Last week the theme of trust came up in my work. On two occasions I was asked to comment on engagement in systemic change. One question was framed as, how can I as one individual in a large system contribute to systems transformation?
My response was three fold. I encourage us to think about what it means to have trust in yourself, trust in the community, and trust in the process.
Trust in oneself is about knowing yourself and being accountable for the work that you need to do, be it unlearning, observing and examining biases, strengthening active listening skills or modeling what it means to de-centre whiteness. It’s about cultivating an individual practice and knowing that with each action you take there is a ripple effect. Your actions and behaviours that centre equity in one to one conversations or group dialogue and decision making, and even those actions that you take by yourself at your desk will have an impact beyond those spaces.
Trust that the collective work you are doing with community is accelerating systems change. Anti-racism and anti-oppression work is enhanced by collaborative work that is informed by a diversity of community or team members. When we trust in community and engage with equity deserving groups we have an opportunity to demonstrate trust by our actions and words. We also have an opportunity to create transformative spaces founded on respect, equity and justice. In my community engagement work with leaders I speak about “inviting in community members with care” and what this might look like. Picture a space where the wisdom of the most vulnerable person in the room is prioritized. Picture a decision making process that is informed by the lived and living experiences of community members that are often excluded. Trusting that we can change the system with and alongside those that are historically ignored, and often most impacted by social policies can be a game changer when it comes to systems transformation.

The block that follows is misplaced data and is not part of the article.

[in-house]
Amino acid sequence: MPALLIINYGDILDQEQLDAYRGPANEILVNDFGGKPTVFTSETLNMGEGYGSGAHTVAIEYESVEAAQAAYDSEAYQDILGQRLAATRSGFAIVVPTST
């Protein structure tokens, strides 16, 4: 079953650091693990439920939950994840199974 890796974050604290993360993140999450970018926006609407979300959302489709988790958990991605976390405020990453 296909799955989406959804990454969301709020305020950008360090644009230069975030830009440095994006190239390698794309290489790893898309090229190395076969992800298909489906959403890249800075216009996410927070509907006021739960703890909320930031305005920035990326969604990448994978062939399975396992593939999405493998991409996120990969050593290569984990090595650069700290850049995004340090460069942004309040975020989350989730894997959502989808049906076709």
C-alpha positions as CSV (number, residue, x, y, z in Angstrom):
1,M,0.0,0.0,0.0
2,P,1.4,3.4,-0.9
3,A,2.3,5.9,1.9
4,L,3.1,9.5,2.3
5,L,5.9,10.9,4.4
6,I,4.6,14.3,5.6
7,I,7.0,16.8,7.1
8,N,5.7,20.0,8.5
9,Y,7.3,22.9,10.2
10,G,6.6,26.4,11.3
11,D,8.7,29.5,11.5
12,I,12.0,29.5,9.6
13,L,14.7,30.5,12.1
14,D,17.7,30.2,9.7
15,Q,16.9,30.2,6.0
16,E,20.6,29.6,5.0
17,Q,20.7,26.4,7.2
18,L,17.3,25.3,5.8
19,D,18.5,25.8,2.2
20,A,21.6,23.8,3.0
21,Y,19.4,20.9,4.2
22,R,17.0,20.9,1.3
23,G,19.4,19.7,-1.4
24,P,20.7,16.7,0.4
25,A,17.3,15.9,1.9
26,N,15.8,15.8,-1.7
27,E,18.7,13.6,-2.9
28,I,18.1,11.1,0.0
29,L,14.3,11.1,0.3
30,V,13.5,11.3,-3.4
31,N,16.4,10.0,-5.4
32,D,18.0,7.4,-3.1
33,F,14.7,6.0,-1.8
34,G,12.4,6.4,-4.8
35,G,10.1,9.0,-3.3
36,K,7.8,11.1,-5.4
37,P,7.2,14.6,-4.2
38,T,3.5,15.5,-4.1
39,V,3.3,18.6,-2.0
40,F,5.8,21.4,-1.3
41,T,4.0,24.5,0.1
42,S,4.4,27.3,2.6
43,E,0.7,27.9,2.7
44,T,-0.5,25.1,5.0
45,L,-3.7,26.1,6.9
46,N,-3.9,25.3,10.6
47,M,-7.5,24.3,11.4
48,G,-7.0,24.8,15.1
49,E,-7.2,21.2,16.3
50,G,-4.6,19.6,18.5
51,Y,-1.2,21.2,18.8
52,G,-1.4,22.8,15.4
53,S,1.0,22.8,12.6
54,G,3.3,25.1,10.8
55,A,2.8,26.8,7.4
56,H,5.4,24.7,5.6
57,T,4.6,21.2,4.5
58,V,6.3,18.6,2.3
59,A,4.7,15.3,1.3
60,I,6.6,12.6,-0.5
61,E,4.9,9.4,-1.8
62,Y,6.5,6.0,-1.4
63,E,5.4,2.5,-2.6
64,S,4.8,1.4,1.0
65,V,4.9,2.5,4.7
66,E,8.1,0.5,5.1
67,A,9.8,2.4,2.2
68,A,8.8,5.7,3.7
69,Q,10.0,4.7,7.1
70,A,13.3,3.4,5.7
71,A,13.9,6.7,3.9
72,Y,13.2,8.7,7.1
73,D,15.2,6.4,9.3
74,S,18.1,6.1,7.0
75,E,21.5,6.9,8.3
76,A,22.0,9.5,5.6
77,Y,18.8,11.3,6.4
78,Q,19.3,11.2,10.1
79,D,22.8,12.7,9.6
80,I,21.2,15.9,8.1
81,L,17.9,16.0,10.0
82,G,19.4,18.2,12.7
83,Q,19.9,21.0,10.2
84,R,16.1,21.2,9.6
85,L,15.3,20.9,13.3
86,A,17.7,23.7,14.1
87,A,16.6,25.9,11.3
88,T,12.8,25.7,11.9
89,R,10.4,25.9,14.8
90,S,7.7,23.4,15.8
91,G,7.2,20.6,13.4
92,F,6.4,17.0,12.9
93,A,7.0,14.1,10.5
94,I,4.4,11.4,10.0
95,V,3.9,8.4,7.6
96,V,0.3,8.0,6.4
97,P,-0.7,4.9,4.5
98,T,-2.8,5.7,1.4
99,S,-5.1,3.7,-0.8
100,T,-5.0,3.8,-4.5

Finally, trust in the process, and this is where the biggest leap of faith is needed. Trust in the process is about recognizing that change often doesn't come fast or easy. While we are working to disrupt and dismantle the status quo, we need to be monitoring the pace of work, the short-term gains and progress as we journey. I often draw upon past examples of systems change to keep me motivated. We are in a unique time post pandemic where we have recent examples of significant systems transformation that we can draw upon. During the pandemic we witnessed systems change at a very fast rate, some of it good and some of it not so good, but it happened, we changed and the system changed. Think about how the way we work has changed, think about how workplace values and priorities have shifted, and perhaps you can identify examples of sector change where leaders and boards have revised policy and processes to be more equitable and inclusive. Remembering our capacity to evolve, and recalling examples of systems change can fuel your energy for existing initiatives that you are involved in.
If you are also wondering how you can make a difference or contribute to systems change, I encourage you to think about how you might build trust in yourself, trust in your team or community, and how you might take that leap of faith and trust that the system can be transformed.
Chanel Grenaway & Associates Inc. is committed to helping leaders, staff teams and boards stay relevant and aligned with their anti-racism and inclusion goals through continuous learning and practice change. Do you need support to start or accelerate your equity practice and outcomes? Happy to hop on a call with you to see how I might help. Let’s chat.